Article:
6 Hacks for Saving Money as a Guest During Peak Wedding Season

There you are, in your twenties and struggling to get a grasp on your finances and attempting to stay afloat with bills. Throw in that it’s also the average age for people to get married, and you find yourself trying to afford life—and everything that comes with weddings (even when you aren’t the one getting hitched).

If your summer plans involve multiple weddings, showers, bachelorette parties, and all the costs in between, you’re not alone. But luckily, there’s hope for your bank account while owning the wedding circuit. These six hacks for affording wedding season are ones that we rely on year after year.


Swap dresses with friends

When you have a million weddings to attend, it’s hard to justify buying a new dress for each one. Instead, ask a girlfriend if you can borrow one (or a few!) of their dresses to wear and offer to swap some of yours as well. You can even make a night of it and have a clothing swap by asking everyone to bring over their cocktail and black-tie dresses, so everyone can pick and choose which works best for them. Make sure every person has at least one “new” dress to wear and trade back after the wedding season is over. Jewelry, bags, and heels can also be shared!


Wait for registry sales

Registry gifts are usually pretty pricey: Kitchen Aid mixers, vacuum cleaners, high-quality bedding, and luggage are among the most common registry options to gift as a guest. These high-ticket items can put a pretty big dent in your wallet, but one thing that can help a lot is waiting to buy anything until there is a sale. Keep your eye on the registry leading up to the wedding and wait until prices drop before you buy anything. If you miss a sale, don’t fret. You don’t have to buy an expensive gift—a thoughtful card or even a homemade gift is enough.


Use credit card points toward expenses

Remember that credit card you have that gives points per dollar or cash back? Use it often (but wisely) leading up to the wedding season. Use it to buy groceries, pay bills, get gas, or any other regular expenses you anticipate having before you start attending weddings. Save all of the points you receive from those purchases to use toward gifts or travel for an out-of-town wedding that you may have coming up. This is a great way to earn extra cash or rewards that can help you toward the hefty costs of gifts, flights, dresses, etc. for the wedding.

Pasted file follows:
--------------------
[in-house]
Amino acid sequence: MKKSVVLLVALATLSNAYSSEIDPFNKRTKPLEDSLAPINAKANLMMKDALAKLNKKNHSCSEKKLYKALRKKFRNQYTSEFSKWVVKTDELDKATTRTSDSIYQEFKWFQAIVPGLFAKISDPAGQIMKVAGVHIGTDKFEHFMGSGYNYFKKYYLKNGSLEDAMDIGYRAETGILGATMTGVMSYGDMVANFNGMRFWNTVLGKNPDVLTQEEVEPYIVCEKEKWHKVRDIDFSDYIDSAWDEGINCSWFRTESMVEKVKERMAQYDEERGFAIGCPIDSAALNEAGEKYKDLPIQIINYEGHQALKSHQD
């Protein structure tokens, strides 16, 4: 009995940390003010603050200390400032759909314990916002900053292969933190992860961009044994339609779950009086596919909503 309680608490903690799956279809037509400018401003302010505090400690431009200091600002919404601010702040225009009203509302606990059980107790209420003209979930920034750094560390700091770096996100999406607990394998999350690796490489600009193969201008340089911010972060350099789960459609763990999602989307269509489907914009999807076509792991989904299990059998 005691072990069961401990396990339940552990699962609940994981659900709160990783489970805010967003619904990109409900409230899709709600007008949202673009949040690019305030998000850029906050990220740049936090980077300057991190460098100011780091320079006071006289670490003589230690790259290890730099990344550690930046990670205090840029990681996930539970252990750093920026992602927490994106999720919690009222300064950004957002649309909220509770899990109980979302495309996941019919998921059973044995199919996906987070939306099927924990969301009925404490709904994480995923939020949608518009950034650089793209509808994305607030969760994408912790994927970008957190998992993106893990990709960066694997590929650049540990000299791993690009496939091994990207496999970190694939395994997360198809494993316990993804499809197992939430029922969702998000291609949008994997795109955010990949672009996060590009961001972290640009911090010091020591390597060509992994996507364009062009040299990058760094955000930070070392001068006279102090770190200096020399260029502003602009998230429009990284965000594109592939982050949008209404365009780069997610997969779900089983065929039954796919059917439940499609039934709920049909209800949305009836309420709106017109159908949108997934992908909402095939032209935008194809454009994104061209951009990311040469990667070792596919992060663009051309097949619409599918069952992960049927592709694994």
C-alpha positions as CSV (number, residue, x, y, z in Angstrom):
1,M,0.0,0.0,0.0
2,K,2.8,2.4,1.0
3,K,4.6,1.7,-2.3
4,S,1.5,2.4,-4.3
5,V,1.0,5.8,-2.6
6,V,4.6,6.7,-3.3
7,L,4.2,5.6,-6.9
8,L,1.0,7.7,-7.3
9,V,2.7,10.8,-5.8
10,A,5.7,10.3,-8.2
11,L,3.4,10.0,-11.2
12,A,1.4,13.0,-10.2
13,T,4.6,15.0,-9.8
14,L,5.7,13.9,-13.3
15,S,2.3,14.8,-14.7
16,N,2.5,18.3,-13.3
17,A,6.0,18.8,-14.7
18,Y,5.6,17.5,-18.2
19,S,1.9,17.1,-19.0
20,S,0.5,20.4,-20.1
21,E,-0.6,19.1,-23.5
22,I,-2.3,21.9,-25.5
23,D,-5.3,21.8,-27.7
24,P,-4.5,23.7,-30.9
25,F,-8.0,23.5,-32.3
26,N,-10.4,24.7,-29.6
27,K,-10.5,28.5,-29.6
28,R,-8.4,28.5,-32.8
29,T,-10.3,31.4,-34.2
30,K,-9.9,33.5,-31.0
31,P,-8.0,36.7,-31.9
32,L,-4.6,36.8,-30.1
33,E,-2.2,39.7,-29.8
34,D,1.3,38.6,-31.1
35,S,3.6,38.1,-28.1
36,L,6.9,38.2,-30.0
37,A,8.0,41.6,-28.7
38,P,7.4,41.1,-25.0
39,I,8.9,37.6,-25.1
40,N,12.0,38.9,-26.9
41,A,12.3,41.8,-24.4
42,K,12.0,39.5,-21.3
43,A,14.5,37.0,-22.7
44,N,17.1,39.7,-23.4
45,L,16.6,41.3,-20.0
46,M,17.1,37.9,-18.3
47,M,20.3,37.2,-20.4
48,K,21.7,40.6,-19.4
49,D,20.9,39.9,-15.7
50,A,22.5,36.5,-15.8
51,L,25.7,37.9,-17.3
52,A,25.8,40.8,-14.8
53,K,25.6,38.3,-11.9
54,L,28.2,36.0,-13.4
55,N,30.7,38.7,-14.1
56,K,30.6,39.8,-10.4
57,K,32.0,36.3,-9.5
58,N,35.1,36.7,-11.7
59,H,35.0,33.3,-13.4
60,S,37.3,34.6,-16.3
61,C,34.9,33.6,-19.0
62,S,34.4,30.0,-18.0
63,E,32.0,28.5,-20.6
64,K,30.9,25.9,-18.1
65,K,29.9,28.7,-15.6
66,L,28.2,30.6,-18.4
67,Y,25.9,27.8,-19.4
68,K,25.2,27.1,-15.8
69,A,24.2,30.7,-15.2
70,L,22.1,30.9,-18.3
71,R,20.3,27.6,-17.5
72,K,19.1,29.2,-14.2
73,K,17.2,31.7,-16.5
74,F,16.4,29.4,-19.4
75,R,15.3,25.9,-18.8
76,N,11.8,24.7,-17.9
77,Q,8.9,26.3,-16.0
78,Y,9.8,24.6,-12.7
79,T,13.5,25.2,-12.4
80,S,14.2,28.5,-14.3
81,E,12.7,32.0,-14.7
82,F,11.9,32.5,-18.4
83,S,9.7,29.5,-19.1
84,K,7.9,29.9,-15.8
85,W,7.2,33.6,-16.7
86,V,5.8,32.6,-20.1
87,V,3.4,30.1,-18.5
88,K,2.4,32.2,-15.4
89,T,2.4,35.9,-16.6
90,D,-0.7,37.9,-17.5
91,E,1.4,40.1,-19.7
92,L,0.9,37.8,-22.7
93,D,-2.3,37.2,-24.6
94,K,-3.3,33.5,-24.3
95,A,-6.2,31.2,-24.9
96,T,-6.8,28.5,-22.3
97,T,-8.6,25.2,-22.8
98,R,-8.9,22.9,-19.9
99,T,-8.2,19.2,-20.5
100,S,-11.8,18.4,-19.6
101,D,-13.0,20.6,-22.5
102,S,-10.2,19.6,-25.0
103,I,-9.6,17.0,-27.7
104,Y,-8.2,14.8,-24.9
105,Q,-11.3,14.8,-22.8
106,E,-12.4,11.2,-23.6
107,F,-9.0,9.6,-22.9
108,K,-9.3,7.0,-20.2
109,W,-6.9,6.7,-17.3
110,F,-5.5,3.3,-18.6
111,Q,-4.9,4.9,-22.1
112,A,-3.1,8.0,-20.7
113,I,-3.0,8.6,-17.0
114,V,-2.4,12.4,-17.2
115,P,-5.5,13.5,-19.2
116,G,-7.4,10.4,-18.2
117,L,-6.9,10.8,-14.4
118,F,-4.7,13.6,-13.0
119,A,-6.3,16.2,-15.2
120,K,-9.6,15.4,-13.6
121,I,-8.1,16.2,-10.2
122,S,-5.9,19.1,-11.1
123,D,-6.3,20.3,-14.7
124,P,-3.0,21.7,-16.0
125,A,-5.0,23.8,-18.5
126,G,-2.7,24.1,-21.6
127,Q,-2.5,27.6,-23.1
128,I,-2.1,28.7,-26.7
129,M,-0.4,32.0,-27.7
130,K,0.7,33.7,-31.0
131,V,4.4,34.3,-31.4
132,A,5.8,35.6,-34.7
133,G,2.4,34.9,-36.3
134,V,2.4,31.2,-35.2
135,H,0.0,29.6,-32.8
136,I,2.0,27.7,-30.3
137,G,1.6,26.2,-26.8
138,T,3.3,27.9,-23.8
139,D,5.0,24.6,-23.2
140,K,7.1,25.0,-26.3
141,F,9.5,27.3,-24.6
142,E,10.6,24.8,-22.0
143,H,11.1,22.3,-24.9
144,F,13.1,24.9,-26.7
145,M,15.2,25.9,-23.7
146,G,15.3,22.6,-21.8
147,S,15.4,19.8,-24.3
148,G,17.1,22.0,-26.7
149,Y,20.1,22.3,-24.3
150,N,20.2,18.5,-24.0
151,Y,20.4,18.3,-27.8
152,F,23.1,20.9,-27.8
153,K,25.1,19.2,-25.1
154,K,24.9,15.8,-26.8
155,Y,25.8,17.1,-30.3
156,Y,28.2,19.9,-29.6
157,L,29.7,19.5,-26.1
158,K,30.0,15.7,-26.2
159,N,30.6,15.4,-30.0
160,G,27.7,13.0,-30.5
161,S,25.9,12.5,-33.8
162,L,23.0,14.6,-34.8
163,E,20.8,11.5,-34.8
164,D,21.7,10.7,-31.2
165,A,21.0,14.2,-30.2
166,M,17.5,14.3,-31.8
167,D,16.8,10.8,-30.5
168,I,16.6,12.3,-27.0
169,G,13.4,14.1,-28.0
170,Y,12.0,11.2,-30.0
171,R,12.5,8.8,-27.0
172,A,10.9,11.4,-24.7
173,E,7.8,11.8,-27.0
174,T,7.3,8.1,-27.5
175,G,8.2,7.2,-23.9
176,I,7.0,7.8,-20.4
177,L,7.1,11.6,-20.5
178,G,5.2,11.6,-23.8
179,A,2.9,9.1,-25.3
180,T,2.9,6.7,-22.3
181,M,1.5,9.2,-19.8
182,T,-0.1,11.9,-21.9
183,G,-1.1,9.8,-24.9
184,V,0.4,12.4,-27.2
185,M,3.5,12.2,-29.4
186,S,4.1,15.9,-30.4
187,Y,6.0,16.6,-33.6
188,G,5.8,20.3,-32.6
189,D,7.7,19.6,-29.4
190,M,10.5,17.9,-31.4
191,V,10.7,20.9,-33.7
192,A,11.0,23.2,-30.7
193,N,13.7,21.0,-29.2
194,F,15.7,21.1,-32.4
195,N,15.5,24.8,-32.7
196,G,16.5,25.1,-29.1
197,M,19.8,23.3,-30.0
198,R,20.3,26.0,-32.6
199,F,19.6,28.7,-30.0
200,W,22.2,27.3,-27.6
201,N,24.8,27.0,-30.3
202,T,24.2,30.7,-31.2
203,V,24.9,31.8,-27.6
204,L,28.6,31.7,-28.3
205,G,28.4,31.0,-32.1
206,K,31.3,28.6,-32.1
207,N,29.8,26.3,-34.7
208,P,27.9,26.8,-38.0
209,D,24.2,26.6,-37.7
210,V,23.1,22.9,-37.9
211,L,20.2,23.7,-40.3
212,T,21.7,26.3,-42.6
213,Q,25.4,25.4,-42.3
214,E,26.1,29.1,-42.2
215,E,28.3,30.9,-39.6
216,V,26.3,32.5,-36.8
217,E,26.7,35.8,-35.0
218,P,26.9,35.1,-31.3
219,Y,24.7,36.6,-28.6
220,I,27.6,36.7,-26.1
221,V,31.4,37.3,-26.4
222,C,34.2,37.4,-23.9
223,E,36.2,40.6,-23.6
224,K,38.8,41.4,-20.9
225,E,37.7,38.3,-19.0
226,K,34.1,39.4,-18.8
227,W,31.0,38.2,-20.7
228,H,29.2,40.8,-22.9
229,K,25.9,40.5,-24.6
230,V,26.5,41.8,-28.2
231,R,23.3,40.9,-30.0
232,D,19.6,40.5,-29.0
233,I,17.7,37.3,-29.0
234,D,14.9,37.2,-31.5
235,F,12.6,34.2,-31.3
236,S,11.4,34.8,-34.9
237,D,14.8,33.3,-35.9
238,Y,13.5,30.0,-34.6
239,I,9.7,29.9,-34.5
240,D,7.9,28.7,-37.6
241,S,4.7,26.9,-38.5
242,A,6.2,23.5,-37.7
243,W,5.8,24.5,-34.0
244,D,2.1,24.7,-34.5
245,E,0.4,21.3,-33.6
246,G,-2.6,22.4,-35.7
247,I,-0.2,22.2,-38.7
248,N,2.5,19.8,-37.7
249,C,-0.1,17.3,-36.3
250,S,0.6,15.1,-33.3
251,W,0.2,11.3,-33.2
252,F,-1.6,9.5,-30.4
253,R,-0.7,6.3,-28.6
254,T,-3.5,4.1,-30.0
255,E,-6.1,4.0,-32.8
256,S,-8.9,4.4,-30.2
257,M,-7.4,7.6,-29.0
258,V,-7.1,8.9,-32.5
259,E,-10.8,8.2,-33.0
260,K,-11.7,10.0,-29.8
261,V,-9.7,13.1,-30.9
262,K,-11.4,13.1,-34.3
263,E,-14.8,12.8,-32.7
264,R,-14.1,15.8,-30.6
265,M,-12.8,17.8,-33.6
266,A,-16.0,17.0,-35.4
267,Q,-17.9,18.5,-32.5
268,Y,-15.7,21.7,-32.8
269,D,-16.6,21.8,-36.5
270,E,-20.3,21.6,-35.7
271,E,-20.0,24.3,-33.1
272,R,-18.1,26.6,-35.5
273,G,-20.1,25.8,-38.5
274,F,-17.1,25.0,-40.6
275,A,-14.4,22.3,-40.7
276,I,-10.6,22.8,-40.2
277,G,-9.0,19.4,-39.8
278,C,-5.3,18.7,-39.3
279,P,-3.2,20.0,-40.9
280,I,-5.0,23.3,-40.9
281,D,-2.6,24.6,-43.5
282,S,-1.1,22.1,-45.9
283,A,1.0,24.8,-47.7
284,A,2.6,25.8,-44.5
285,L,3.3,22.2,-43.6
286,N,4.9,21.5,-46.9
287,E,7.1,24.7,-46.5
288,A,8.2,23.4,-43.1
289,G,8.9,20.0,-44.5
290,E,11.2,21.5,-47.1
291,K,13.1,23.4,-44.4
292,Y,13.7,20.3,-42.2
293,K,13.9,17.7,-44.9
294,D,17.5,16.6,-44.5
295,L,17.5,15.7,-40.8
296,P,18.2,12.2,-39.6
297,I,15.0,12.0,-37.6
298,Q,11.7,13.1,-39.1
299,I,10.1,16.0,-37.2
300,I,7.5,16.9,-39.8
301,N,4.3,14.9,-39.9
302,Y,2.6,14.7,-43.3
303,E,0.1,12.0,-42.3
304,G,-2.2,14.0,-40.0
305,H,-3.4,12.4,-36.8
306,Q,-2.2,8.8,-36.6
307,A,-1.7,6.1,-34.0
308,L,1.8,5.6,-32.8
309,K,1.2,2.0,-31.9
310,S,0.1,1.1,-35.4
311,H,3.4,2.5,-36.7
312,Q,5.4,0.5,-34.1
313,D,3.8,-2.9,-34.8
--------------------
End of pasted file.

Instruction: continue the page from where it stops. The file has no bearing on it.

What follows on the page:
Gift your services

Do you have beautiful handwriting? Offer to make the signs and seating cards. Good with music? Make the bride a playlist for her bachelorette party and even the wedding after-party. Organized? Help with a timeline for the event and the seating chart. The bride and groom will appreciate the thoughtfulness, time, and attention you give to their wedding over any present you could purchase off of their registry—plus, gifting your time and services to them will save you both money.


Do your own hair and makeup

If you’re in the wedding party, you can save so much money by doing your own hair and makeup! If the bride is worried that you won’t match the rest of the wedding party, watch what the makeup artist does and copy the style and colors. You can also practice a few hairstyles leading up to the big day so the bride is confident in your skills and approves of the hairstyle you choose.

Similarly, if you’re a guest and you still want to get your glam on, sign up for a free makeup trial (Ulta, Sephora, and other retailers offer this if you sign up in advance) or ask a friend that is good at doing hair and makeup to help you instead of paying for services.


Decide not to attend

Weddings are meaningful but they are also expensive. If you simply don’t have the funds to travel for a wedding or to attend every event leading up to it, be honest with the couple. You were invited because you are important to them, so they aren’t going to want you to be put in a tough position just to attend their wedding; they will understand and want the best for you. If you want, you can get together with them after the wedding to hear all about it and celebrate with them in a smaller way. Alternatively, remember that the couple is also paying for you, so if you got an invite from a family friend but you aren’t necessarily close, it might be a relief on both ends.


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